Table 3 Annual QALY losses for the entire population and at different age groups.


This study has revealed that a number of mental and chronic physical conditions in Singapore were significantly associated with substantial QALY loss at the societal level and a significant decrease in health utility scores at an individual level. GAD had a greater impact on utility scores at the individual level as compared to other mental disorders and chronic physical conditions. It is possibly due to the fact that in our population, the proportion of those with GAD who reported ‘severe’ impact on functioning was highest among those with mental disorders, 7% of GAD cases were assessed to have had a severe disorder in the past one year using the Sheehan’s Disability Scale criteria27, while only 1% of bipolar cases were assessed to be severe. None of the alcohol abuse cases had severe disorder. Moreover, the marginal effect of GAD on utility scores was considered to have met clinically important different (CID) criterion. The CID can be defined as the smallest difference in the score that patients perceive as important that could lead a clinician to consider the change in the patient’s management28. In the current study, we adopted CID as additional information beyond the p - value in order to interpret the meaningfulness of the marginal effect of each disorder on utility scores from the patient’s perspective. Previous studies have reported that the CID values for SF-6D as 0.051 using an anchor-based method and the range as 0.01 to 0.48 using a distribution-based method29. It seems that different methods used can lead to different findings. Thus, if we use the anchor-based method to define CID, it seems that all mental disorders and only three chronic physical conditions can be considered as clinically important. However, if the lower range (0.01) of the distribution-based method is used, a number of physical conditions can be considered as achieving CID.

The finding that GAD had the highest impact on utility scores in the SMHS-2016 came as a surprise in light of the fact that GAD was associated with a smaller and insignificant reduction in health utility scores in the SMHS 20109. The changes in the magnitude of the impact of GAD on utility scores between 2010 and 2016 are not easy to explain, because many factors may have played a significant role between these two time-points. It is possible that a significant increase in the lifetime (0.9% to 1.6%, p = 0.005) and 12-month (0.4% vs. 0.8%, p = 0.033) prevalence of GAD between SMHS 2010 and SMHS 201618 may be associated with a substantial impact of GAD on the person’s physical and mental health30,31. It is also possible that the changes are due to the different instruments employed in the two surveys as the utility scores were measured based on EQ-5D in the SMHS-2010.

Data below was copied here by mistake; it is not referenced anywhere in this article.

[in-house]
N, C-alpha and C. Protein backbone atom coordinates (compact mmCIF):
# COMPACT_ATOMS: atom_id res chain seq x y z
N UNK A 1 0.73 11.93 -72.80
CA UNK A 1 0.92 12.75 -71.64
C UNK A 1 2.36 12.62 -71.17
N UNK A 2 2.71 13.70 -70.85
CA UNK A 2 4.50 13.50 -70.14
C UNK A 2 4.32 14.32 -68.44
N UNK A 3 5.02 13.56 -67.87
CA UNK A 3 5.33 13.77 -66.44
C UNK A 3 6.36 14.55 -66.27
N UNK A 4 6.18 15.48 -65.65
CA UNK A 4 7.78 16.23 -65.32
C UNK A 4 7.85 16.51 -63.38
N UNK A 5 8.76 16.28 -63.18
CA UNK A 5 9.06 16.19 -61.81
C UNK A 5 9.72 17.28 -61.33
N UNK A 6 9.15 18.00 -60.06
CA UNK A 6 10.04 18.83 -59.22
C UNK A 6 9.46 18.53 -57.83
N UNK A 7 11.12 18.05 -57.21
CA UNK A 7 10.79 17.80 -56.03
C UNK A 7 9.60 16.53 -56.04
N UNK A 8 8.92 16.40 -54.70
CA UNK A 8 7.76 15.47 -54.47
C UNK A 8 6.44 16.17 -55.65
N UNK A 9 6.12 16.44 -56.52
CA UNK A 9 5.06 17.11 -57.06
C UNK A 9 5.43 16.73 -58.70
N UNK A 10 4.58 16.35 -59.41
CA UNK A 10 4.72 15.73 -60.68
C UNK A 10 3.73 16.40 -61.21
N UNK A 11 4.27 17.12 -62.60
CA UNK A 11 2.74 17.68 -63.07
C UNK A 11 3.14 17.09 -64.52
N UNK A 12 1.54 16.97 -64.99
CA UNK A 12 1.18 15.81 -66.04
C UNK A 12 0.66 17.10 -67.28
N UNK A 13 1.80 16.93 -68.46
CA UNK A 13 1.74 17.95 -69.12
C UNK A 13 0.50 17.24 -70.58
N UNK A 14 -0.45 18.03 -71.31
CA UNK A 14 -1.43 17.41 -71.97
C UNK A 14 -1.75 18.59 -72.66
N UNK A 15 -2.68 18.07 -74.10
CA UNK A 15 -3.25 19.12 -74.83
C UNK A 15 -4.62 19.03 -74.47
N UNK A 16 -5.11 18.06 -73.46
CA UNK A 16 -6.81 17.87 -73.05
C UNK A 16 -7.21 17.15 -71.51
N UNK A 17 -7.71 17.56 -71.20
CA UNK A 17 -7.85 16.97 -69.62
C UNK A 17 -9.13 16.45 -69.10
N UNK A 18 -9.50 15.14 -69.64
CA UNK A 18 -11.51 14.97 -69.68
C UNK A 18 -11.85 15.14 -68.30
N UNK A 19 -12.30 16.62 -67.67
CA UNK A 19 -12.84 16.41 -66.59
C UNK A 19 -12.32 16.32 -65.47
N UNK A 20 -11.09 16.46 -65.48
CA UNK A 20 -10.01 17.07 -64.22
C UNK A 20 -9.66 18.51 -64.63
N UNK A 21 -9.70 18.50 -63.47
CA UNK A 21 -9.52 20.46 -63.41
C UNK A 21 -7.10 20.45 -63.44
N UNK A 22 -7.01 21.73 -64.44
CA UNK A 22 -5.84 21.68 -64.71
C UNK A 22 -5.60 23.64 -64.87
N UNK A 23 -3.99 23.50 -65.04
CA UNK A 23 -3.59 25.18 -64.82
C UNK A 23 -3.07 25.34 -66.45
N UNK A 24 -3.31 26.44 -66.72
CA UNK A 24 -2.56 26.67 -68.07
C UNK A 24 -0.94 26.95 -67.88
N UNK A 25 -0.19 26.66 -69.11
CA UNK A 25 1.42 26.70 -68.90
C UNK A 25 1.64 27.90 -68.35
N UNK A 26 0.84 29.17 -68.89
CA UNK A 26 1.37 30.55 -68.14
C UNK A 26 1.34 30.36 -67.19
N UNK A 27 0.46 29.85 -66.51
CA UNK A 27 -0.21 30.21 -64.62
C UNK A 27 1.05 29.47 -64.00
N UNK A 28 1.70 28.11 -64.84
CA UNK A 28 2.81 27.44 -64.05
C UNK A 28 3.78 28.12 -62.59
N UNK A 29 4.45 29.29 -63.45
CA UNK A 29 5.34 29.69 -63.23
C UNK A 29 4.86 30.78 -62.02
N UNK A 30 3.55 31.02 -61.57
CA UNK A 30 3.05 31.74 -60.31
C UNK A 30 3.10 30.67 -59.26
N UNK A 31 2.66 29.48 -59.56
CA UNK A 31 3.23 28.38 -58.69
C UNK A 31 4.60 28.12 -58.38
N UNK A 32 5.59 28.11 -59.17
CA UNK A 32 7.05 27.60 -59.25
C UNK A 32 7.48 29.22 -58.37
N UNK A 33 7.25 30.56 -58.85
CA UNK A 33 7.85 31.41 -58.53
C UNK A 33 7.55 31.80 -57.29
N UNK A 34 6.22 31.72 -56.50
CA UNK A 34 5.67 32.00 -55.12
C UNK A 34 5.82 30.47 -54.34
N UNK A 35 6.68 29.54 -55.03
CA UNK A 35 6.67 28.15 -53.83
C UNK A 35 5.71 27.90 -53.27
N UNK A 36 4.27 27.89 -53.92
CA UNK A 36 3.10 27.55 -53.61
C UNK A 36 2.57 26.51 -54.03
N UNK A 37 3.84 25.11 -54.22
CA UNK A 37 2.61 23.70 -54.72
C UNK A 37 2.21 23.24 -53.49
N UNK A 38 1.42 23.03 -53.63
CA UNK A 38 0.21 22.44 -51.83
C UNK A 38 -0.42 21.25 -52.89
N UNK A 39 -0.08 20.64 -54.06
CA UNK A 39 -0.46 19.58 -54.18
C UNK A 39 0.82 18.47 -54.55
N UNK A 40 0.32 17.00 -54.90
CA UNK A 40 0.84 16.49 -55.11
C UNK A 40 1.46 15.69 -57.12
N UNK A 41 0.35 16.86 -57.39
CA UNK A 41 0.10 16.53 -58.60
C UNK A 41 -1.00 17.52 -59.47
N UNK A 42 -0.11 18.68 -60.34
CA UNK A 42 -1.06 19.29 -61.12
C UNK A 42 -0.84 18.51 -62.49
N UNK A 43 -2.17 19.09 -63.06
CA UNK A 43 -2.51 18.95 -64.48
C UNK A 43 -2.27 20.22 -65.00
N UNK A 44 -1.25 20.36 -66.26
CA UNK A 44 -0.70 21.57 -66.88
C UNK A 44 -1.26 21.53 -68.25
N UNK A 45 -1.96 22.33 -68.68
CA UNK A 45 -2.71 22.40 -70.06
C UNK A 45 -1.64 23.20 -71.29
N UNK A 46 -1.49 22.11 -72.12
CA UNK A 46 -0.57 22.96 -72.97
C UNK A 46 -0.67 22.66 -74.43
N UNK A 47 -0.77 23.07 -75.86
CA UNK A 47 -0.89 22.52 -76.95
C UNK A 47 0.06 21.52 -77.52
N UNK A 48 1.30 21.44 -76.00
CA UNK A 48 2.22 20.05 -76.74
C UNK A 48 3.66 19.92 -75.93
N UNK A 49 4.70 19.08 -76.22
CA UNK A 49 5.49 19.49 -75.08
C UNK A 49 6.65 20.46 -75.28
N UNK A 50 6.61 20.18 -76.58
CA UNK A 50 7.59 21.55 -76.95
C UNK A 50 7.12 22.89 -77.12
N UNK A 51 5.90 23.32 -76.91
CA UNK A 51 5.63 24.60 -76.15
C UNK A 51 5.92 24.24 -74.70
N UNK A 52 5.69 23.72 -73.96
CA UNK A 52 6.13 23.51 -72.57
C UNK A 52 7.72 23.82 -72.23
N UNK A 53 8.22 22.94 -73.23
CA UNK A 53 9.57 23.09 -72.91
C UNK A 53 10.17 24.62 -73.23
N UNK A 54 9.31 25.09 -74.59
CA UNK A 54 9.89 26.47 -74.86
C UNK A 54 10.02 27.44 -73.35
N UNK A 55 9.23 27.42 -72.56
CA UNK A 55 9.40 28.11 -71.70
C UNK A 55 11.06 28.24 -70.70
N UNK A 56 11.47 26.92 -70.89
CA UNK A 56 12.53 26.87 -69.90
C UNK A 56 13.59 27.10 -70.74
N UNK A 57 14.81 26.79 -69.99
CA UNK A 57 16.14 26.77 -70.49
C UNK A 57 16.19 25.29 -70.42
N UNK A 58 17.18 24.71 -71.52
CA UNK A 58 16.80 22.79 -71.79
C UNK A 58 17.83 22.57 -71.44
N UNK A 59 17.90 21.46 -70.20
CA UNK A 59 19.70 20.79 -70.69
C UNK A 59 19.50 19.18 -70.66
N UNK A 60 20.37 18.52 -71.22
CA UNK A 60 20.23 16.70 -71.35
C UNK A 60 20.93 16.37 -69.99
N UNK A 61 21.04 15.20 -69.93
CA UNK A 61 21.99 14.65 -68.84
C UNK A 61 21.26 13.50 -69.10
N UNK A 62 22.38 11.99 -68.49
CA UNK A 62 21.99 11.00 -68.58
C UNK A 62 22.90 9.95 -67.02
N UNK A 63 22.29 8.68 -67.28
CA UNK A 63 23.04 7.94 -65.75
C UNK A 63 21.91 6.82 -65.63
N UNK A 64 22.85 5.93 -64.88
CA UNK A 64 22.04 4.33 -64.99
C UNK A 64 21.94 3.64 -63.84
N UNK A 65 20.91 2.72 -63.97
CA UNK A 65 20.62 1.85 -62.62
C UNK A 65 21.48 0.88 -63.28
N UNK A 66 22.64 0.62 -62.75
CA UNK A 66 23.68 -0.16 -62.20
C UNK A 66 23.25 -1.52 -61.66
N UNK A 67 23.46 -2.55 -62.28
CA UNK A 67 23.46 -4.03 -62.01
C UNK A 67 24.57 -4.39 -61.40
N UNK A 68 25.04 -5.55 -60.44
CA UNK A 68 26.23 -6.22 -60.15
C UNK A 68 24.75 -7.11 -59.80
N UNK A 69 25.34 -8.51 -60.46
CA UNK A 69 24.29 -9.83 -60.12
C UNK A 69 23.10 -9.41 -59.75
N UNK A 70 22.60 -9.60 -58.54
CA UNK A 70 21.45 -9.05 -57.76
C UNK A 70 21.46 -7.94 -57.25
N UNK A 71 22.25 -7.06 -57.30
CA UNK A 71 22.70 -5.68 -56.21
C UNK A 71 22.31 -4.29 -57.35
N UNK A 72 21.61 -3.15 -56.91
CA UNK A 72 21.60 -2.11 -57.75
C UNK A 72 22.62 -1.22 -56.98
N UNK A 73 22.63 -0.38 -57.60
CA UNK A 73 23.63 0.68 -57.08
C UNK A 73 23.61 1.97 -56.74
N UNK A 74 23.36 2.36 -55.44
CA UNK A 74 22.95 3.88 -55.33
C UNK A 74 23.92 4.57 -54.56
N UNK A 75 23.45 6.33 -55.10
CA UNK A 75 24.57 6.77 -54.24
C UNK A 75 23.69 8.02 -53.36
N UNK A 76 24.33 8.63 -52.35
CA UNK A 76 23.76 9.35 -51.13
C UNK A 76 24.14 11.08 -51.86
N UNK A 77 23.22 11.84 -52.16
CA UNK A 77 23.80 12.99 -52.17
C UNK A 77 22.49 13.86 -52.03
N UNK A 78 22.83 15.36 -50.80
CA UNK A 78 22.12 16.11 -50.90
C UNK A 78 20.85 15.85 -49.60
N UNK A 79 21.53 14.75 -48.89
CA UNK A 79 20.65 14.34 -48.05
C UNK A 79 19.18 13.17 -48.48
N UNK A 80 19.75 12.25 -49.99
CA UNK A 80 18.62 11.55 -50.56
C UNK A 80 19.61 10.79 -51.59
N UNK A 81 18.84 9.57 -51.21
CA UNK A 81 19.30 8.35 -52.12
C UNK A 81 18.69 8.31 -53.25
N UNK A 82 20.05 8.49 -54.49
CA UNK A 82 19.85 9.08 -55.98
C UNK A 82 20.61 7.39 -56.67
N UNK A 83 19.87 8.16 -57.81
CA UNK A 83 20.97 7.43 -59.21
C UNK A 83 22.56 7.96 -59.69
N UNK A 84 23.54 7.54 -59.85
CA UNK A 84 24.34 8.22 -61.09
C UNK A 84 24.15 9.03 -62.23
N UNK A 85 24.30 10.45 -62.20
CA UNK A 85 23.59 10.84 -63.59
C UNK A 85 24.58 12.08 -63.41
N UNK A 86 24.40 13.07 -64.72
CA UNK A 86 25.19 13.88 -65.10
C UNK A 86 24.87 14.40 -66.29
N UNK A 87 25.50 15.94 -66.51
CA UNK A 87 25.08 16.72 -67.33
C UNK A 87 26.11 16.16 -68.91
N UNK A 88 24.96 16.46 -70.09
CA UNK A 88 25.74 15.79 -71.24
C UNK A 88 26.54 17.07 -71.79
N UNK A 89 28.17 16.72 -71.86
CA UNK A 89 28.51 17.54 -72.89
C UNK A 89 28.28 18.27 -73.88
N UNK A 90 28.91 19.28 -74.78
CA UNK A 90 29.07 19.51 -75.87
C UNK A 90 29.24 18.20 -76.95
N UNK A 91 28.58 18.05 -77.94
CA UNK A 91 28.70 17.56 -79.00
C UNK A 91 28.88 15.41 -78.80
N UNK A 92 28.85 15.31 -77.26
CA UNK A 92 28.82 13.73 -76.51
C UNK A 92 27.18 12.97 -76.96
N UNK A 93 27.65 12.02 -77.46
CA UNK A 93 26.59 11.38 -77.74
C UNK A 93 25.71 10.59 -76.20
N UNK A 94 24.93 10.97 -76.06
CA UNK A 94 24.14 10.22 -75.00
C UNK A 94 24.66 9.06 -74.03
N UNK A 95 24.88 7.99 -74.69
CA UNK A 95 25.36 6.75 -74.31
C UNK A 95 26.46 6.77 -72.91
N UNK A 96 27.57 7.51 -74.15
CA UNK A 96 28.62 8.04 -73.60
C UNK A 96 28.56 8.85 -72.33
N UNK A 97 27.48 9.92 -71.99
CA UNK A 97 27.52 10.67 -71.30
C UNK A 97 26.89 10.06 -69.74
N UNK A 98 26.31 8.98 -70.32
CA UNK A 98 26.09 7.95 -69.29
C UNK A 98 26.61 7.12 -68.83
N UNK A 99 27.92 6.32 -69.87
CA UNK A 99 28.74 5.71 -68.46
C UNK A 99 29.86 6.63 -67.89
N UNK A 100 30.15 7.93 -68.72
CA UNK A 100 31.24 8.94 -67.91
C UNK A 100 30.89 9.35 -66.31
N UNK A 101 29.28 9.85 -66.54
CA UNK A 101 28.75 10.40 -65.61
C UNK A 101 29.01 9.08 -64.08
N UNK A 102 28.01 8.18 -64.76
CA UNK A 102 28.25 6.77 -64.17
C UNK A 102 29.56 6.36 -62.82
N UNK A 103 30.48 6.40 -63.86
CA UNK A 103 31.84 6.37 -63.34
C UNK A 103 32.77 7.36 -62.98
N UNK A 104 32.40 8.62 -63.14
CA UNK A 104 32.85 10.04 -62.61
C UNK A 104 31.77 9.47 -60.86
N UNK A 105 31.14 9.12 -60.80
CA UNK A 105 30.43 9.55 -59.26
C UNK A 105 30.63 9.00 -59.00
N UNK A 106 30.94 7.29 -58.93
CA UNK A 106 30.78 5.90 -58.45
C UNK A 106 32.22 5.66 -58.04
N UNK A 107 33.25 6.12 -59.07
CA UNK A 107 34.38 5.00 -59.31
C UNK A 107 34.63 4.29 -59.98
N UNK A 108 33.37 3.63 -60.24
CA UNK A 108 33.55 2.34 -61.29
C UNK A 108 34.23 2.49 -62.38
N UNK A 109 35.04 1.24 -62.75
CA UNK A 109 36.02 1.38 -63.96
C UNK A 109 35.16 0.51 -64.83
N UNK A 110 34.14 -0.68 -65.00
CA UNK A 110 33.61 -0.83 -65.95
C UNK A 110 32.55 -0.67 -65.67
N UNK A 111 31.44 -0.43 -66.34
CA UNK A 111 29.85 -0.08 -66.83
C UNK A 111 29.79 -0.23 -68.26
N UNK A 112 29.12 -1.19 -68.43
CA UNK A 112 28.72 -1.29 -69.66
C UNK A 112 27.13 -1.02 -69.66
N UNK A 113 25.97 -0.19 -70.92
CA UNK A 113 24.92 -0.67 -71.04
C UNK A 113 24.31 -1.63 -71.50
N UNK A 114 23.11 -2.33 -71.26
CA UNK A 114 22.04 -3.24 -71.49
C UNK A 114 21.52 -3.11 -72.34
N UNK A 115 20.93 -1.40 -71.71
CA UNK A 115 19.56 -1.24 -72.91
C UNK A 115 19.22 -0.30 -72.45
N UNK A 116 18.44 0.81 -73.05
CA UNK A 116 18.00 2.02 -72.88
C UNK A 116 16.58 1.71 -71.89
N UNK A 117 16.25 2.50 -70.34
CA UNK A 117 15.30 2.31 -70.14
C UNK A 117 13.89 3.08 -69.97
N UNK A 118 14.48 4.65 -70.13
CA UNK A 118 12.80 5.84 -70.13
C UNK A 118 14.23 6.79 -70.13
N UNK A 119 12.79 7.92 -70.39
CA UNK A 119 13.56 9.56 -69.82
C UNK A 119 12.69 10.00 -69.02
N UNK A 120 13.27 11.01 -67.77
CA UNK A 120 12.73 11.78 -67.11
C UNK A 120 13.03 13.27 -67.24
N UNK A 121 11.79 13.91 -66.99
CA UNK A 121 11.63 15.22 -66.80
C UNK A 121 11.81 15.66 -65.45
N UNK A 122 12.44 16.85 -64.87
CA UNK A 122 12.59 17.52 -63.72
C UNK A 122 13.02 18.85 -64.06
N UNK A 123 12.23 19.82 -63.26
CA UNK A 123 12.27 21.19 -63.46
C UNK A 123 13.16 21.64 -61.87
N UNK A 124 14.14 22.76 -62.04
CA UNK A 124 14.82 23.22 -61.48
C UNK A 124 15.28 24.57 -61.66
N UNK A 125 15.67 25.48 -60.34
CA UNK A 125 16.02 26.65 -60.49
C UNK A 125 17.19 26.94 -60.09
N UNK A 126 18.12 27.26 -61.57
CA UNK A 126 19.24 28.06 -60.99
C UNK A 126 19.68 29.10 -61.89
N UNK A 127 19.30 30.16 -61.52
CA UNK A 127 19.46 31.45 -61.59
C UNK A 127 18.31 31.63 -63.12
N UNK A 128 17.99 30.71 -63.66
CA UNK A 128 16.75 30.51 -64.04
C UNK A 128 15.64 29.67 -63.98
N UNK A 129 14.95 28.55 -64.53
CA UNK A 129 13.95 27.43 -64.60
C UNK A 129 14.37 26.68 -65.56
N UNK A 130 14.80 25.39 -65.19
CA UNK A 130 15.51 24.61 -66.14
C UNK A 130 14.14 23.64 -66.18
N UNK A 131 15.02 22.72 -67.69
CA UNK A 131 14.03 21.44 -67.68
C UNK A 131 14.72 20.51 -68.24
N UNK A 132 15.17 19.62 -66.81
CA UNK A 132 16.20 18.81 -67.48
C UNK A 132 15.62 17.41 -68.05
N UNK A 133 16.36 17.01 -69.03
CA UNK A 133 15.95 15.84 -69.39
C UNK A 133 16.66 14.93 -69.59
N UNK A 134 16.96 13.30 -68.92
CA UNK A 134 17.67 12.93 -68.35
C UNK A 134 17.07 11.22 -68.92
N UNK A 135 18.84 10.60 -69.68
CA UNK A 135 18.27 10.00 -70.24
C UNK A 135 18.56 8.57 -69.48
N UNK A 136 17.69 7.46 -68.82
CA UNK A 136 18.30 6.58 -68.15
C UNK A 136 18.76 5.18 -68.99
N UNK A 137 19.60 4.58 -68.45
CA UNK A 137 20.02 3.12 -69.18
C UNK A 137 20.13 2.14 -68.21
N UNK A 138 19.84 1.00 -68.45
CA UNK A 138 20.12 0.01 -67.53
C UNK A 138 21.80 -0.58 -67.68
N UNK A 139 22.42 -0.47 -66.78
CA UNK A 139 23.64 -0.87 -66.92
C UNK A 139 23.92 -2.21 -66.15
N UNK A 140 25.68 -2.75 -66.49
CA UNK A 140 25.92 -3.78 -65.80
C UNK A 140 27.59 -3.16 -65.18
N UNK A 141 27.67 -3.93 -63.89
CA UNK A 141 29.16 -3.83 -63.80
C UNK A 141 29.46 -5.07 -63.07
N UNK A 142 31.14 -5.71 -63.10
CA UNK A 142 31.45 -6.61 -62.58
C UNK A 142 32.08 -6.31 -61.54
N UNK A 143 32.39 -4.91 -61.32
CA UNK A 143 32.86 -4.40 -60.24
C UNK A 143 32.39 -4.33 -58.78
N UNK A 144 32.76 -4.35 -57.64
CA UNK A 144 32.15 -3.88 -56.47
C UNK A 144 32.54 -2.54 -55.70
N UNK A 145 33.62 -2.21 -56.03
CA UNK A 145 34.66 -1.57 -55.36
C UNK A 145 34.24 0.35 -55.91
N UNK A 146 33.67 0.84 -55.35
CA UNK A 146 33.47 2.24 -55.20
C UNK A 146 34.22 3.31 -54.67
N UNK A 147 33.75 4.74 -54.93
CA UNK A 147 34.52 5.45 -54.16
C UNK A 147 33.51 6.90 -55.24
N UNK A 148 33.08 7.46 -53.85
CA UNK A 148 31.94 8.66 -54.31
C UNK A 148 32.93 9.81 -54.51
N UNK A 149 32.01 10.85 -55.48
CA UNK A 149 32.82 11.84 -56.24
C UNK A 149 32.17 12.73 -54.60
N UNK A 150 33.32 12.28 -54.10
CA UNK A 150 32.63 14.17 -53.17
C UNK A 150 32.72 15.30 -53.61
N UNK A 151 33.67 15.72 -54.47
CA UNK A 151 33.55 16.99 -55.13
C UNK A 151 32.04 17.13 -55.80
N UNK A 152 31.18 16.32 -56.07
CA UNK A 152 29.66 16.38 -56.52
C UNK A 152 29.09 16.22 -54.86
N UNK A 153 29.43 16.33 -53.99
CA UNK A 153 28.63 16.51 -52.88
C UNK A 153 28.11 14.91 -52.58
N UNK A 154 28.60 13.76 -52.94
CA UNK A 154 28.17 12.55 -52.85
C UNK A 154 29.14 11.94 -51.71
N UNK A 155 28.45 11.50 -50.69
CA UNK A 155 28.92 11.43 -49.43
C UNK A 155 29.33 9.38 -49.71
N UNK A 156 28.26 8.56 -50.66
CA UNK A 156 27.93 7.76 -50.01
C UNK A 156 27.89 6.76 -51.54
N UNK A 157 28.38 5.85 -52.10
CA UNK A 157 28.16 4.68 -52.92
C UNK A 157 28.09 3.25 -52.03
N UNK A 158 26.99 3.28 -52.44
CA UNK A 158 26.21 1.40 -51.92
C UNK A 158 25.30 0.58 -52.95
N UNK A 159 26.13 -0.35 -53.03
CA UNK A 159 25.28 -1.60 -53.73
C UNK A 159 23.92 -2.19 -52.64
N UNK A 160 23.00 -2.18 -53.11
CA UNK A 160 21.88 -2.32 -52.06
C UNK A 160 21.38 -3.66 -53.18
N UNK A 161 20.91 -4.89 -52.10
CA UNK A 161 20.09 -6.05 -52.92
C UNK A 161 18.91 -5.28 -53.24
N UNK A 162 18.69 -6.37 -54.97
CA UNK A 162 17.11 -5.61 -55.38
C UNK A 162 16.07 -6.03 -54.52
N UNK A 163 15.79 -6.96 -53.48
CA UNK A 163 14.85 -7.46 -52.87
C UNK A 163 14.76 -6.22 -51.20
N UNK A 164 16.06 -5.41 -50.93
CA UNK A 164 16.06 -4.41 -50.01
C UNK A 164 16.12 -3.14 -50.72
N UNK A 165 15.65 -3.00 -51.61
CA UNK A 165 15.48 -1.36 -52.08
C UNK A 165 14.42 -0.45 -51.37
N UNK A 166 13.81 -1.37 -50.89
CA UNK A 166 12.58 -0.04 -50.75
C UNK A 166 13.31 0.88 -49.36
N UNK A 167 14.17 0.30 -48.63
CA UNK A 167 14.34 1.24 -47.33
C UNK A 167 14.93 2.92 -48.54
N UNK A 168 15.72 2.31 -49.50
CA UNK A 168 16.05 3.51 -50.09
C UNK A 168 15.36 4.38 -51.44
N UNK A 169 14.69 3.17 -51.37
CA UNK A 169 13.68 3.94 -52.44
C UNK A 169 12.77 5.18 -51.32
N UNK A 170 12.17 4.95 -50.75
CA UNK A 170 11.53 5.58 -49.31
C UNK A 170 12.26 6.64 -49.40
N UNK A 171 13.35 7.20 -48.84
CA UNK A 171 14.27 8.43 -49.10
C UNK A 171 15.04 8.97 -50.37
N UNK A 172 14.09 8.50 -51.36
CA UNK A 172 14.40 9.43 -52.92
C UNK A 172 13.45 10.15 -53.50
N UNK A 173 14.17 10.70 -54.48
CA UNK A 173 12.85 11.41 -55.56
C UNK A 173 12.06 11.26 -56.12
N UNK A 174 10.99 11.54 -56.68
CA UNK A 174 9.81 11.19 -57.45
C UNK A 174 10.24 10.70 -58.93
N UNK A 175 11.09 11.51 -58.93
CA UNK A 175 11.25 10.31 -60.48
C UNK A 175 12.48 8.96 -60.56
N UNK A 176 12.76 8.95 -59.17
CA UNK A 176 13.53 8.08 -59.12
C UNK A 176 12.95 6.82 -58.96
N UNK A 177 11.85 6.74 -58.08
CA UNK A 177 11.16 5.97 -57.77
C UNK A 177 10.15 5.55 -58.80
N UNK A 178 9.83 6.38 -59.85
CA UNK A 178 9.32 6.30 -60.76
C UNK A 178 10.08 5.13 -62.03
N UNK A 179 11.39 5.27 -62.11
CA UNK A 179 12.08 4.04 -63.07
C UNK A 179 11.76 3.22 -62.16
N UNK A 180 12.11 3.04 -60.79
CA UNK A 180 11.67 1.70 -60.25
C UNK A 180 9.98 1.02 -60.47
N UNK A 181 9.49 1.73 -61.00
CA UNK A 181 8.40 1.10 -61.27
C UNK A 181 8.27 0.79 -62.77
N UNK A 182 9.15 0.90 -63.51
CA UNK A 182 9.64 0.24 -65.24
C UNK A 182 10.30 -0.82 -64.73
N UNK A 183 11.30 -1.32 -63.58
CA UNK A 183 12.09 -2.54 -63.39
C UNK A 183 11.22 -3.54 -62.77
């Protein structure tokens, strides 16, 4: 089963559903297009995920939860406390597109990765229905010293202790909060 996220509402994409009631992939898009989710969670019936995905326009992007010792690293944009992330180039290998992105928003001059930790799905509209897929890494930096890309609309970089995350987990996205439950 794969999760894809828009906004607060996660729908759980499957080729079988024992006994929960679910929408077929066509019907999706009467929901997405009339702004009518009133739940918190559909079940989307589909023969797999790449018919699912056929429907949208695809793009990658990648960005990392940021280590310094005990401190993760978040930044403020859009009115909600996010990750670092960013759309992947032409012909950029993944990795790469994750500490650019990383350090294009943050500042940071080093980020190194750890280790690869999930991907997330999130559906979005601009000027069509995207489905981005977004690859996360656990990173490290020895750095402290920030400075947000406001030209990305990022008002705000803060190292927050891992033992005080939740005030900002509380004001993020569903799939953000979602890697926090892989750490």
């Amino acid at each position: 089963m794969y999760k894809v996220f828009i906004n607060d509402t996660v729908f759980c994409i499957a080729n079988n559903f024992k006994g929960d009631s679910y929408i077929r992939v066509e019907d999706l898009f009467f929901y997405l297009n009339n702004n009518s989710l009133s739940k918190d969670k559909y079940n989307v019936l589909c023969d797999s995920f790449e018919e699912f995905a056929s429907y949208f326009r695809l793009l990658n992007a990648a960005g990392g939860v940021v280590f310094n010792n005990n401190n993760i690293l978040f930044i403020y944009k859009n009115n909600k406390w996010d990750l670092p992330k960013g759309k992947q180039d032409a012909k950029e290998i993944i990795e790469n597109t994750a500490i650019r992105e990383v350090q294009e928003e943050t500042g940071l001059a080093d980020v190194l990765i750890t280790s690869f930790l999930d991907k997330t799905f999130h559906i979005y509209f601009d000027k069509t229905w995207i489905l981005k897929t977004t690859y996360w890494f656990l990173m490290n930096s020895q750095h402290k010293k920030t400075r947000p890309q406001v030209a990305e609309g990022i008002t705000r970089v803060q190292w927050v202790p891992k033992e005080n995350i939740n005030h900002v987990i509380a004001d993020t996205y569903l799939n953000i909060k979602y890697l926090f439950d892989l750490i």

MDD was the second largest contributor to the reduction in utility scores at an individual-level after GAD. It was also the second largest contributor to the loss of QALY at the population level after chronic pain and the leading cause of QALY loss among younger age groups. This finding is partly consistent with our previous study which reported MDD as the largest contributor to the reduction of HRQoL at individual-level in SMHS 20109. Higher prevalence of MDD in the general population18,32 with significantly impaired role functioning as well as increased days out of role could explain the significant impact of MDD on health utilities and QALYs32.

When we multiplied the marginal effects of each condition on utility scores with the prevalence, chronic pain was associated with the largest loss of QALYs in our population. Although the impact of GAD and MDD on utility scores was much higher than chronic pain at an individual level, chronic pain remained associated with the largest QALY loss at the societal level. This finding could be explained due to the higher prevalence of chronic pain in our population, which was almost 9 and 3 times higher than GAD and MDD, respectively. In this study, the prevalence of chronic pain was 7.6%, while the prevalence of GAD and MDD was 0.8% and 2.3%, respectively. To ensure comparability with previous studies, the current study defined chronic pain as those who experienced migraine, arthritis or rheumatism and back problems including “disc or spine problems”. The greater impact of chronic pain on QALYs at societal level was in line with recent epidemiological data that has shown that low back pain was the strongest contributor of non-fatal loss in terms of YLD globally1.